I began thinking about the high heel aka the stiletto recently after purchasing a new pair and wearing it to work instead of my usual ballet flats. Shoes really do help make the woman, I decided, as I sailed through the day on a cloud of compliments from coworkers and customers alike. Internally, I felt more put together, confident and attractive. The practicality and comfort of ballet flats were always a selling point for me. I do not like to be hindered or distracted as I go about my day. Flats allow me to zip around at a fast pace from task to task without a care.
When wearing heels, I move slower, more tentatively out of necessity, in order to stay upright. They give me the erect posture my mother insisted upon by pulling my shoulders back from their natural hunched forward position. This of course is nothing new, women have worn heels for years in order to achieve just this effect, that of improving the posture and as a result the figure.
If we were to break down the overall effect a woman gets from wearing heels, it would consist of these individual components; heels simulate standing on your tip toes thereby elongating the legs, thrusting the bust forward, the calves and thighs are accentuated as the muscles of the legs remain activated in order to maintain an upright stance. In heels, the tummy is relegated to the farthest regions of the abdomen, the bottom lifts and the hips perform wide sways from side to side. In totality, these effects produce an instant boost to a woman’s sex-appeal both physically and mentally.
So who do women have to thank for this amazing invention? As it turns out heels have been worn in one form or another since 4000 BC as evidenced by hieroglyphics found on the walls of Egyptian temples and tombs. Chopines ca. 1400-1700 made out of wood or cork, embellished with leather, jewel embroidered velvet or brocade were first worn by Venetian courtesans and patrician women alike.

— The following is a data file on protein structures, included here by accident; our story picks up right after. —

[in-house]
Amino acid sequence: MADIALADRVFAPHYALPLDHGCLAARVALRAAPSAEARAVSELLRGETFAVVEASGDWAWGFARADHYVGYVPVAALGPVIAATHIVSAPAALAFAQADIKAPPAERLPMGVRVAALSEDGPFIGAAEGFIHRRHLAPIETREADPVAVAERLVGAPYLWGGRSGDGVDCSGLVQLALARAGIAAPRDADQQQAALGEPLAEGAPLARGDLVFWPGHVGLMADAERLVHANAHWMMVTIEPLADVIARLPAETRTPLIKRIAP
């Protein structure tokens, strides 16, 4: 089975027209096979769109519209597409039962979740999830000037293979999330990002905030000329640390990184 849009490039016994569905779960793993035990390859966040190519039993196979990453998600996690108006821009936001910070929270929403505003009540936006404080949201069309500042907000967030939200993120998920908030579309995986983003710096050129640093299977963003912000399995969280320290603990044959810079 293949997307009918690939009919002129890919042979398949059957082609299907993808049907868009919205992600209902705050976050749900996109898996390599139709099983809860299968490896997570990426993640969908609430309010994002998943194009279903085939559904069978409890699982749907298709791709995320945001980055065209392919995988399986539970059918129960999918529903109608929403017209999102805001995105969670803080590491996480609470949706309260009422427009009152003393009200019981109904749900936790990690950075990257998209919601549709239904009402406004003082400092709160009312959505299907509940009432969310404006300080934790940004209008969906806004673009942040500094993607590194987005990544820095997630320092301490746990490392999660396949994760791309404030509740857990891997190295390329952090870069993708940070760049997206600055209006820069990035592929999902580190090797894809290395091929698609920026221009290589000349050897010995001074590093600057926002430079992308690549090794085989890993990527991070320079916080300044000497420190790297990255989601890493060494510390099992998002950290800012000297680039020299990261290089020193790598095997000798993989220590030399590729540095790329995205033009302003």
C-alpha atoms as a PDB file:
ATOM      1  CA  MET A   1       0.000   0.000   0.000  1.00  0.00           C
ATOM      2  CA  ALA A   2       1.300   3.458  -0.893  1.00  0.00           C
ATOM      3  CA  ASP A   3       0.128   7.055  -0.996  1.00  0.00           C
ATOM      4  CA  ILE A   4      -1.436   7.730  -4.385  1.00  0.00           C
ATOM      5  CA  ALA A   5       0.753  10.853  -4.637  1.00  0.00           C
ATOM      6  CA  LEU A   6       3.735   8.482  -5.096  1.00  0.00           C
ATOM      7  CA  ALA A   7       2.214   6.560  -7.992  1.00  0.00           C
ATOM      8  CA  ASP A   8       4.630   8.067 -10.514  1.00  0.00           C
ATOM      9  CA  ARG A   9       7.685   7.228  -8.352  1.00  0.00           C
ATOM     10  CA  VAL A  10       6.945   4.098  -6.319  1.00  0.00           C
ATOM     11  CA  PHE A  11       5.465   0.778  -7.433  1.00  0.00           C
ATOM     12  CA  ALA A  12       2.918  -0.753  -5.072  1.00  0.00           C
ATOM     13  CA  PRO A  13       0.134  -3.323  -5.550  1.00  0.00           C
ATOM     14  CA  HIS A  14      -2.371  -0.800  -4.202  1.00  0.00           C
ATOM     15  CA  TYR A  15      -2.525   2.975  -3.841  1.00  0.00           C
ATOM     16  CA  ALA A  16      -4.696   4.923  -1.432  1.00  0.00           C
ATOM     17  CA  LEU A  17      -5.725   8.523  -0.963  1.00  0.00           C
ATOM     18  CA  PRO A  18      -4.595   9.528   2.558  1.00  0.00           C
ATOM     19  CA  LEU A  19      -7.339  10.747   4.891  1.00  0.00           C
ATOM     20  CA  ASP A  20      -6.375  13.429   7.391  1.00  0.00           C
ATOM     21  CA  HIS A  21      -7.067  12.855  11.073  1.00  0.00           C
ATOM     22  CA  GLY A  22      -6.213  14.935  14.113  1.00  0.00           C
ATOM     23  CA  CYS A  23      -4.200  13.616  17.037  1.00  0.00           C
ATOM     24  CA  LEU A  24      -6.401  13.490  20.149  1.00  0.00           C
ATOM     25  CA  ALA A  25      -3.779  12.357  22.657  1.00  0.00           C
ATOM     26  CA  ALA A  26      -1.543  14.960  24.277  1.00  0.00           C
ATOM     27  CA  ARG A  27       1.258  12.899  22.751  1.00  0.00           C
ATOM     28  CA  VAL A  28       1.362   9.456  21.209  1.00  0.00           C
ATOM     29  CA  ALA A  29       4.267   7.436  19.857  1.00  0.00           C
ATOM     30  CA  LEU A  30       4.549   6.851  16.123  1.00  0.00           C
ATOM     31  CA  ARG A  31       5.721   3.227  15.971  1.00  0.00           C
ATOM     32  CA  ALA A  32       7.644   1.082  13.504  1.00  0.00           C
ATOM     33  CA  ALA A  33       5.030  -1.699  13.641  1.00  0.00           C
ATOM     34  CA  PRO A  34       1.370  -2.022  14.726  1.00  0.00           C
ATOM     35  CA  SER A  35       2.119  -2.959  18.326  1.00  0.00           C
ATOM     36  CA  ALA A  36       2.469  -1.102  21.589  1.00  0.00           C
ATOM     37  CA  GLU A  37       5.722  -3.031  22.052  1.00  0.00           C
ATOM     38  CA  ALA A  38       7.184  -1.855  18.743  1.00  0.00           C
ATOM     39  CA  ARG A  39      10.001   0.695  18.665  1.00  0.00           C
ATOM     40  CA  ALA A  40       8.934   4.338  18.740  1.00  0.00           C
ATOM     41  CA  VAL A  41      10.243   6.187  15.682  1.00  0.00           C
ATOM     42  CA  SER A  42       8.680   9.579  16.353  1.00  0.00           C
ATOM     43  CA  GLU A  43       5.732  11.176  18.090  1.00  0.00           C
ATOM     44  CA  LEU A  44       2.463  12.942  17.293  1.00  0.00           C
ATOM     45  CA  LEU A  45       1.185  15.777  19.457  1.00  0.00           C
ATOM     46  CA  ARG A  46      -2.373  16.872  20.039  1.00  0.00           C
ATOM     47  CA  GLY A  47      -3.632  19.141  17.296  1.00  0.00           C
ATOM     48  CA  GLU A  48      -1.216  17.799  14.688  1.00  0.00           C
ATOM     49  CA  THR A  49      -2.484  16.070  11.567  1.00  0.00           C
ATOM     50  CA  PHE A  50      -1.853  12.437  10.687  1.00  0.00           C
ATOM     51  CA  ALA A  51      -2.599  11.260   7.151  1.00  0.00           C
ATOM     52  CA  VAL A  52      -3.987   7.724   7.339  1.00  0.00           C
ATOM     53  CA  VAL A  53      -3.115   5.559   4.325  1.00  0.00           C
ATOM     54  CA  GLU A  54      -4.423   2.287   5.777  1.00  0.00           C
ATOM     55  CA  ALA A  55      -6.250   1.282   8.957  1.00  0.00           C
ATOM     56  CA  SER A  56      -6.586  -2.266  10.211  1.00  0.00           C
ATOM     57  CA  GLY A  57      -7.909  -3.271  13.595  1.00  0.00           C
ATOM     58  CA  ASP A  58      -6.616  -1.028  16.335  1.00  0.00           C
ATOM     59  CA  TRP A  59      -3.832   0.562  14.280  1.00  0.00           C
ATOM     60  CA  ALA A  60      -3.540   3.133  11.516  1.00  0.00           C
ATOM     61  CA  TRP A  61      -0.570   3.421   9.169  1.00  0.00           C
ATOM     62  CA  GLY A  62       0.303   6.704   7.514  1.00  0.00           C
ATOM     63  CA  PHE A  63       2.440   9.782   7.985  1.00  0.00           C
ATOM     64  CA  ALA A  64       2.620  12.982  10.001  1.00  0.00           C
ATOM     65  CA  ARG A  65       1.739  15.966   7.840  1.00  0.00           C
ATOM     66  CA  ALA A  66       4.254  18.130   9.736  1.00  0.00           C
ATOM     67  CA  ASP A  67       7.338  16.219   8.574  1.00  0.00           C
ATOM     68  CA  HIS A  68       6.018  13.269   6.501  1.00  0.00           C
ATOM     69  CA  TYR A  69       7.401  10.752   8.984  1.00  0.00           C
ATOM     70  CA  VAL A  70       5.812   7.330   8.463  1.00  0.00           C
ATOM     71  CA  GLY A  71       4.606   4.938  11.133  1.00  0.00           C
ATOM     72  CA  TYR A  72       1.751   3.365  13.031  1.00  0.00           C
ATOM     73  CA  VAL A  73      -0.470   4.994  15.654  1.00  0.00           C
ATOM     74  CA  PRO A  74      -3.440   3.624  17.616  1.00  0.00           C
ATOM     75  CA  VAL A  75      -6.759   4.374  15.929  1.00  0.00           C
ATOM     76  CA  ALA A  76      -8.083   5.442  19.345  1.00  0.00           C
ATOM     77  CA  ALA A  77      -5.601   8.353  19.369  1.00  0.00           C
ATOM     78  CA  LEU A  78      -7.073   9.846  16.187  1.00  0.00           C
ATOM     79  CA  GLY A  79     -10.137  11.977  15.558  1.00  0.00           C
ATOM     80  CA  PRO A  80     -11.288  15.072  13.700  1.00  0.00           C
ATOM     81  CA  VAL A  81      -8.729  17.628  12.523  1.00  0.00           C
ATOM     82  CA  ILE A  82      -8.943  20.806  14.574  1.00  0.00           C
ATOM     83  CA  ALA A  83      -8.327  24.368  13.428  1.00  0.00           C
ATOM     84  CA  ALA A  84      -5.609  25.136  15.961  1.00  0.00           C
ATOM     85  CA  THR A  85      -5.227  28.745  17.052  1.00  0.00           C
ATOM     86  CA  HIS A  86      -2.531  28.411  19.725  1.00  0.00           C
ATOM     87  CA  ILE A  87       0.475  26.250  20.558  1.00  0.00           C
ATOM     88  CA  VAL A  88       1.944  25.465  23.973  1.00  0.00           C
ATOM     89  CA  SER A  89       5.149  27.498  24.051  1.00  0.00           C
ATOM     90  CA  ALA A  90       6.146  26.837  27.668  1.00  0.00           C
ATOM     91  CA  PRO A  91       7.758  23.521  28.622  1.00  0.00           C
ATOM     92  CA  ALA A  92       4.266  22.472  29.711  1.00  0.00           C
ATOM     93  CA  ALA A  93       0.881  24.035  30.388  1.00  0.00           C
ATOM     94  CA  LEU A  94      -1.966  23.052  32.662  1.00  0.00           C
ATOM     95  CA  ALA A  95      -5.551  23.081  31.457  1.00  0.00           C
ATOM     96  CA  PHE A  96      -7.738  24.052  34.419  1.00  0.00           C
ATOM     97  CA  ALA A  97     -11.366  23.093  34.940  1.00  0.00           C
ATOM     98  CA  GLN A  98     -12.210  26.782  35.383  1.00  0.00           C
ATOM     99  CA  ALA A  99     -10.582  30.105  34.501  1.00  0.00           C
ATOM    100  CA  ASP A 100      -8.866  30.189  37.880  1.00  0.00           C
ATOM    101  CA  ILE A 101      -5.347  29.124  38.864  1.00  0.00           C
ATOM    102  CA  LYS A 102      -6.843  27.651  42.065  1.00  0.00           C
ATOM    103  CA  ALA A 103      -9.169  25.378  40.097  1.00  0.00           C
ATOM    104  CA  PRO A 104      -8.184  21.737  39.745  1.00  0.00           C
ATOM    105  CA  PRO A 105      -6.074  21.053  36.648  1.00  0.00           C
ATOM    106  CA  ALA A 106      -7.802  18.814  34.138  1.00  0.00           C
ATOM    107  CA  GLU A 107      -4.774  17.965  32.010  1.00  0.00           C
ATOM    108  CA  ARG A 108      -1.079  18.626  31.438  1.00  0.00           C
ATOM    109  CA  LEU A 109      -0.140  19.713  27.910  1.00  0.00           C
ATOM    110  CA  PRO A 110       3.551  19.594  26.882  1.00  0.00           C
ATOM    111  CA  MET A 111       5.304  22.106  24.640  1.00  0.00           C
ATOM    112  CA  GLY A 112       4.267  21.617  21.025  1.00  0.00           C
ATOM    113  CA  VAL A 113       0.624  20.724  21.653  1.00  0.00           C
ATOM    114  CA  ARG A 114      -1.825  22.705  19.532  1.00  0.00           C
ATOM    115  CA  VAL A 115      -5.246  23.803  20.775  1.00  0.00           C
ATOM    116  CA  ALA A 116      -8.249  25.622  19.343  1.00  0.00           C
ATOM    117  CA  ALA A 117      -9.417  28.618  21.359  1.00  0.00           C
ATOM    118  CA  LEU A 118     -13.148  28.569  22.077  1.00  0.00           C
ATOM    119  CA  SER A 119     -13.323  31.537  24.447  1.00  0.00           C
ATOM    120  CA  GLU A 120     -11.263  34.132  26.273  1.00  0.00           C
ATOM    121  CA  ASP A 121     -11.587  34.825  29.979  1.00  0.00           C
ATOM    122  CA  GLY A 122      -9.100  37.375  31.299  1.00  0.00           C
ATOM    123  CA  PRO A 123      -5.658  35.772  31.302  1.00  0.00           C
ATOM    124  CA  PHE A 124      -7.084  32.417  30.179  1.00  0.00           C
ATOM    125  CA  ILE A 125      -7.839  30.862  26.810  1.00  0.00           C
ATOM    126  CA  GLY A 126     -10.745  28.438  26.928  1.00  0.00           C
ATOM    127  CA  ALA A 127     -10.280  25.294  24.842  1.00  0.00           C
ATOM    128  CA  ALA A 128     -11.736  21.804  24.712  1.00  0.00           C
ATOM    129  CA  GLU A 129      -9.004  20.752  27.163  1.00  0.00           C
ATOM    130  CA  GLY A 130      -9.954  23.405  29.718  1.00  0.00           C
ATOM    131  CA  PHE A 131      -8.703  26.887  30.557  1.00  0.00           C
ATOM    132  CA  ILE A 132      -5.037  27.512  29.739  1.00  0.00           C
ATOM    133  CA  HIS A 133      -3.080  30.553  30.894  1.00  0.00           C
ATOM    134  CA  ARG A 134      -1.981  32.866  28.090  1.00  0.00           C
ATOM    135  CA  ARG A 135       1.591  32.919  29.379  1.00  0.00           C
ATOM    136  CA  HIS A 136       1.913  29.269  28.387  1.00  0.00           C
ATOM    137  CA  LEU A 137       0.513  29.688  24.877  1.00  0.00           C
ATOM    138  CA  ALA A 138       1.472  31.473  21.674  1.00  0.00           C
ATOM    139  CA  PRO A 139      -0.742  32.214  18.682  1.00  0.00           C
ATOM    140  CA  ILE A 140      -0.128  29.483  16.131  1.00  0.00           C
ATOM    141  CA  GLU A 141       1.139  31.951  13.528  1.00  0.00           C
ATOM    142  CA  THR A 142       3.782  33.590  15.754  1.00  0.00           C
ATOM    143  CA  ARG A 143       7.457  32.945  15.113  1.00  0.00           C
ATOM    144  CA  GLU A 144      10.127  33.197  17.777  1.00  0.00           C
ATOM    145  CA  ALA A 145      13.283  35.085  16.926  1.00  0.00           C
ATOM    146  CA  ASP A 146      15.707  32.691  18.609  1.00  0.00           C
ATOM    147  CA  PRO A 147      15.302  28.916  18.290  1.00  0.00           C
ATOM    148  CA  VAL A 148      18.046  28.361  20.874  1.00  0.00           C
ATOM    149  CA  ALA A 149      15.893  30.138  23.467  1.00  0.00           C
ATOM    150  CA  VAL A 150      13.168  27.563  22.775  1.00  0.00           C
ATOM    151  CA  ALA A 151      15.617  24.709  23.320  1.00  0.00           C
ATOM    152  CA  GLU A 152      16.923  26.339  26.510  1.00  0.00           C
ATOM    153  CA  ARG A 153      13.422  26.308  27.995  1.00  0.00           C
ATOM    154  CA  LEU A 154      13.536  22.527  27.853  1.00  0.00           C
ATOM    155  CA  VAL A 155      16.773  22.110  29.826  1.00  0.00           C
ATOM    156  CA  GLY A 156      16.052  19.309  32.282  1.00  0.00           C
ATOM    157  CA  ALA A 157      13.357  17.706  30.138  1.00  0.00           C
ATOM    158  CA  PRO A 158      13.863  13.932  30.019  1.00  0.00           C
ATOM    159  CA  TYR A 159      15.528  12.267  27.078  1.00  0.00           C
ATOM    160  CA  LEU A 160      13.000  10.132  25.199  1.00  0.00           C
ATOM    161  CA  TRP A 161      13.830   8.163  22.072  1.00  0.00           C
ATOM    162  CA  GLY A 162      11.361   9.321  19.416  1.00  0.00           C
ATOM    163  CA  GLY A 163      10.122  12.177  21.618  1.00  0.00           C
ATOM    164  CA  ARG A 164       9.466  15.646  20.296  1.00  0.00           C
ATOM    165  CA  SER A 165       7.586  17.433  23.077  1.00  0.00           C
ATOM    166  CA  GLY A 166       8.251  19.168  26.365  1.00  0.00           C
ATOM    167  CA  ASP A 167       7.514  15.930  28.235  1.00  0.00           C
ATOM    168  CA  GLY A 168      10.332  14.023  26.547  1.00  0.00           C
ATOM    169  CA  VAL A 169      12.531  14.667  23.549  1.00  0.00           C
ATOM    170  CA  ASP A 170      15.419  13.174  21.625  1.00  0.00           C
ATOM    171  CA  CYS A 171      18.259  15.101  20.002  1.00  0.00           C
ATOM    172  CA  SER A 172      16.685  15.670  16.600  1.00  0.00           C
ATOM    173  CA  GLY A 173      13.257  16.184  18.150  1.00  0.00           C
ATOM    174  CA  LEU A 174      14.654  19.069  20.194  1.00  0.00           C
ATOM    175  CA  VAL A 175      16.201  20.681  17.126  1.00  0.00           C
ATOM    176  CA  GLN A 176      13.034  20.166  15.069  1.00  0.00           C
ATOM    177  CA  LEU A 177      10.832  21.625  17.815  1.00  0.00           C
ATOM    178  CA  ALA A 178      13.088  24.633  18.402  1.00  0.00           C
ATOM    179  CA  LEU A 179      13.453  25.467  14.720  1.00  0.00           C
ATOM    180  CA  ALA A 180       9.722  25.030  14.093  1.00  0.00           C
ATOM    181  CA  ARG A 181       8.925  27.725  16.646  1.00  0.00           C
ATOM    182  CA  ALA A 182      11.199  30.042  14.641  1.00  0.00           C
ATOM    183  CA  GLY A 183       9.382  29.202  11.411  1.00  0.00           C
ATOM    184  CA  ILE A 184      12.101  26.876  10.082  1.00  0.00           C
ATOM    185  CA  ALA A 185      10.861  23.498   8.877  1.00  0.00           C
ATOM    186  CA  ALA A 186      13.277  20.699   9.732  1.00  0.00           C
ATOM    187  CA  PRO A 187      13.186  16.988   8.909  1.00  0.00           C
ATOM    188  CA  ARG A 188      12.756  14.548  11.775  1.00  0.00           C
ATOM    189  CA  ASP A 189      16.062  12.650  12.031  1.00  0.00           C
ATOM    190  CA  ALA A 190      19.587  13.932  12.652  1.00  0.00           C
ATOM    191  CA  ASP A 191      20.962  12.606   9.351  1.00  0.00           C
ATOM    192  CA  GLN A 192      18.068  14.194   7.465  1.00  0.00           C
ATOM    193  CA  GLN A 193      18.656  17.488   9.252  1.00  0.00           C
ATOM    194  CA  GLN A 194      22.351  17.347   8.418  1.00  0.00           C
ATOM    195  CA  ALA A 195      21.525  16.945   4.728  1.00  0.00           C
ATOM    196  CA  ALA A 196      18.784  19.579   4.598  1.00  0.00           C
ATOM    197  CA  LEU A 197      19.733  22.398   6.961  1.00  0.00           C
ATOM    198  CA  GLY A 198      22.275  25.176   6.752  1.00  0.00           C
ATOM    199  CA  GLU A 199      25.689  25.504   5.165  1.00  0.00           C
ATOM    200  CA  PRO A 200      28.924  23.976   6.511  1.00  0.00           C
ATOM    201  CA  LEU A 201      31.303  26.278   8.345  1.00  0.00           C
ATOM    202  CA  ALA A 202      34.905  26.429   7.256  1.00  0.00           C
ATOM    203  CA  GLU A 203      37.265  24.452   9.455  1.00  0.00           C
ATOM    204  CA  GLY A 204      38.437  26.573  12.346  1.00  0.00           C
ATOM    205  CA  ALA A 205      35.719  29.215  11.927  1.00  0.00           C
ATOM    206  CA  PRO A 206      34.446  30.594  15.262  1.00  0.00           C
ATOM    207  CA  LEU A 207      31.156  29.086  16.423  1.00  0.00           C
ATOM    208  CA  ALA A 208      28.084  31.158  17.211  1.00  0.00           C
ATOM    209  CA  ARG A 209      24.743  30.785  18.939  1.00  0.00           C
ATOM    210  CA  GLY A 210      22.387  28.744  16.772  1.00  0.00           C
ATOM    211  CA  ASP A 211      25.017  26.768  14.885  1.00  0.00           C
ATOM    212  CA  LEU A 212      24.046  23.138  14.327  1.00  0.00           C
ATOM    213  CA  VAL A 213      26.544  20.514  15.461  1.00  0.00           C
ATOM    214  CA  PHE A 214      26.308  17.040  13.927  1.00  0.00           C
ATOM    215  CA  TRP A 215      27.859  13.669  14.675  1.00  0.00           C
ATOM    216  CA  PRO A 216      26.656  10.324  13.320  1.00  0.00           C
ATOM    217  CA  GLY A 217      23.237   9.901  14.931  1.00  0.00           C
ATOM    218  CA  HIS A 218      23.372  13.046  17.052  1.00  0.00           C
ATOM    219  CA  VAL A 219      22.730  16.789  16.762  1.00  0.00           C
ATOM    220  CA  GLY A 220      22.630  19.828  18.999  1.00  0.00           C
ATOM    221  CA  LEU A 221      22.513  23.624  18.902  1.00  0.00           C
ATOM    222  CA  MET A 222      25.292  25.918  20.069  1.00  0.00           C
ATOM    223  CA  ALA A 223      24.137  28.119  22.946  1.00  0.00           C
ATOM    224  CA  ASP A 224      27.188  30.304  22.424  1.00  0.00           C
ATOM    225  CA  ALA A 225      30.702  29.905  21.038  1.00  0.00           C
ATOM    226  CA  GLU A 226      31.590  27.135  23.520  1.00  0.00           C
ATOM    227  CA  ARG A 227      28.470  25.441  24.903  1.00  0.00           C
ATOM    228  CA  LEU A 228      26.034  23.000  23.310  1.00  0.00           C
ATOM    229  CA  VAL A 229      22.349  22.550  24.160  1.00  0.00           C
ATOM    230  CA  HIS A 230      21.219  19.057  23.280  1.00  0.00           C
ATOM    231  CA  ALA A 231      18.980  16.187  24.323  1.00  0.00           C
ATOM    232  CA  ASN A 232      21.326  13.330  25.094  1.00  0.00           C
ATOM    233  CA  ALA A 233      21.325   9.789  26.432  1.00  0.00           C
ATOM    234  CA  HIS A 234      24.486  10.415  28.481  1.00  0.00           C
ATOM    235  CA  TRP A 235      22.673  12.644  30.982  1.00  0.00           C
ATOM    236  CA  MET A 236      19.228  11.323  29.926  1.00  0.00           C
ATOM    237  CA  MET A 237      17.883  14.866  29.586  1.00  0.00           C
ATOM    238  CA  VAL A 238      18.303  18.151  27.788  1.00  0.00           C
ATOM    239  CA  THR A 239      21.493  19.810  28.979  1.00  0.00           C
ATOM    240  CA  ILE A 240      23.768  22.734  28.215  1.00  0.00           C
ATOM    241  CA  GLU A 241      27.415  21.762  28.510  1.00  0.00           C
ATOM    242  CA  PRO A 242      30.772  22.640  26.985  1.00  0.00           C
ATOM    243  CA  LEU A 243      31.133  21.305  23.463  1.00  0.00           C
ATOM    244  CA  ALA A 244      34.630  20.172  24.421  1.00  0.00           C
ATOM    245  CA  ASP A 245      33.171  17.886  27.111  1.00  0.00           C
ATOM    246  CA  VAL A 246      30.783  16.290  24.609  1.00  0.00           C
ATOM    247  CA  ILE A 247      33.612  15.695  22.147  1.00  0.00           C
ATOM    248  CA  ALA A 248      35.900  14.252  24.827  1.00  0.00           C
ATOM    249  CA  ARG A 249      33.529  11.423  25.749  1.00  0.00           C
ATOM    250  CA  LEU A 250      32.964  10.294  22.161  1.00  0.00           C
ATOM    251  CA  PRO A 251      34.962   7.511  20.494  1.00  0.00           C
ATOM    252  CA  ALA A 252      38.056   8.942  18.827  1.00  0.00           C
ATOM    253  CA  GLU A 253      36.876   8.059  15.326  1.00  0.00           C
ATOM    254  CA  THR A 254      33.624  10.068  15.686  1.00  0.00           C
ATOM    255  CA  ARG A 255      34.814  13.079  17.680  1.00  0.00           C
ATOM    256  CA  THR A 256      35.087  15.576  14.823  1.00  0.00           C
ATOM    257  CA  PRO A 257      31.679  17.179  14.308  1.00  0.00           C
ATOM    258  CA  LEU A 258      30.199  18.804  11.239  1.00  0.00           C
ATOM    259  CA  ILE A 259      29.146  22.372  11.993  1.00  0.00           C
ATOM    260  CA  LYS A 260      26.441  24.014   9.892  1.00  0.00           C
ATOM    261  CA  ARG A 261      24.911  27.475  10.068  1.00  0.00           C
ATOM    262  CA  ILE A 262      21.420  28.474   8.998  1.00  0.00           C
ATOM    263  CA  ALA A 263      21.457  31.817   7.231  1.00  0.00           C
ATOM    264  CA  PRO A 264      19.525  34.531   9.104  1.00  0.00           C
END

“Stiletto” is an Italian word meaning small metal dagger, referring to the steel rod encased in every heel of any significant height . The present day form of stilettos were invented in 1954 by Frenchman, Roger Vivier. Born in 1907, Vivier studied sculpture and drawing at L’Ecole des Beaux Arts in France. His studies in sculpture and his passion for the theater would later inform and inspire his work in shoe design.
Vivier was introduced to the business of shoe making when a friend offered him a job at a shoe factory where he learned the basics of the craft. He subsequently began designing shoes for actors and theater artists of the day such as Josephine Baker for whom he signed his first custom shoe, decorated with sequins and tassels. His first studio was opened in 1937 at 22 rue Royale in Paris. At this point, Vivier designed for large shoe companies such as Delman and Bally among others.
During the war, Vivier moved to America to work for Delman. When leather rationing reduced shoe sales he became an assistant photographer to George Hoyningen-Huene of Vogue. He returned to Paris in 1947 and continued to draw sketches for well known shoe manufacturers. In 1955 through 1962 he worked for Christian Dior. Printed on every shoe he designed for the house of Dior was the inscription “Christian Dior crée par Roger Vivier” making Roger Vivier the only designer name that Christian Dior agreed to have printed alongside his.
In June of 1953 Roger Vivier garnered more acclaim by designing the gold kidskin pumps studded with 3,000 garnets for Queen Elizabeth II’s coronation. After the death of Christian Dior in 1957, Vivier began collaborating with Dior’s successor, Yves Saint Laurent. The square heeled pilgrim buckle pump debuted in 1965 in the acclaimed Yves Saint Laurent “Mondrian” collection.
Catherine Devenue wore Vivier’s pilgrim in the movie Belle de Jour released in 1967 and the design became an instant best seller and remains timeless and chic to this day.
Roger Vivier influenced many of today’s luxury shoe designers. Christian Louboutin apprenticed with him for a time and Manolo Blahnik heralds him as a master craftsman. Vivier died in 1998 at the age of 90 doing what he loved best, designing shoes to the very end. The Roger Vivier brand was purchased two years after his death by Diego Della Valle the CEO of Tod’s. Mr. Della Valle appointed French-Italian accessories designer Bruno Frisoni to revive the brand. Today, Roger Vivier’s spirit is channeled in Mr. Della Valle’s designs. The iconic silver pilgrim buckle has come to grace accessories of every kind from sunglasses to clutches.
Creations from recent collections are being worn by a new generation of artists and actresses alike. Vivier’s legacy of luxury and fine craftsmanship continues. As he told Vogue in 1984, “to wear dreams on one’s feet is to begin to give a reality to one’s dreams, and to nourish the hope that they will bring on other dreams”. With such rich history, there is little wonder as to why stilletos still bring about the intended effect, which has always been to enhance a woman’s allure.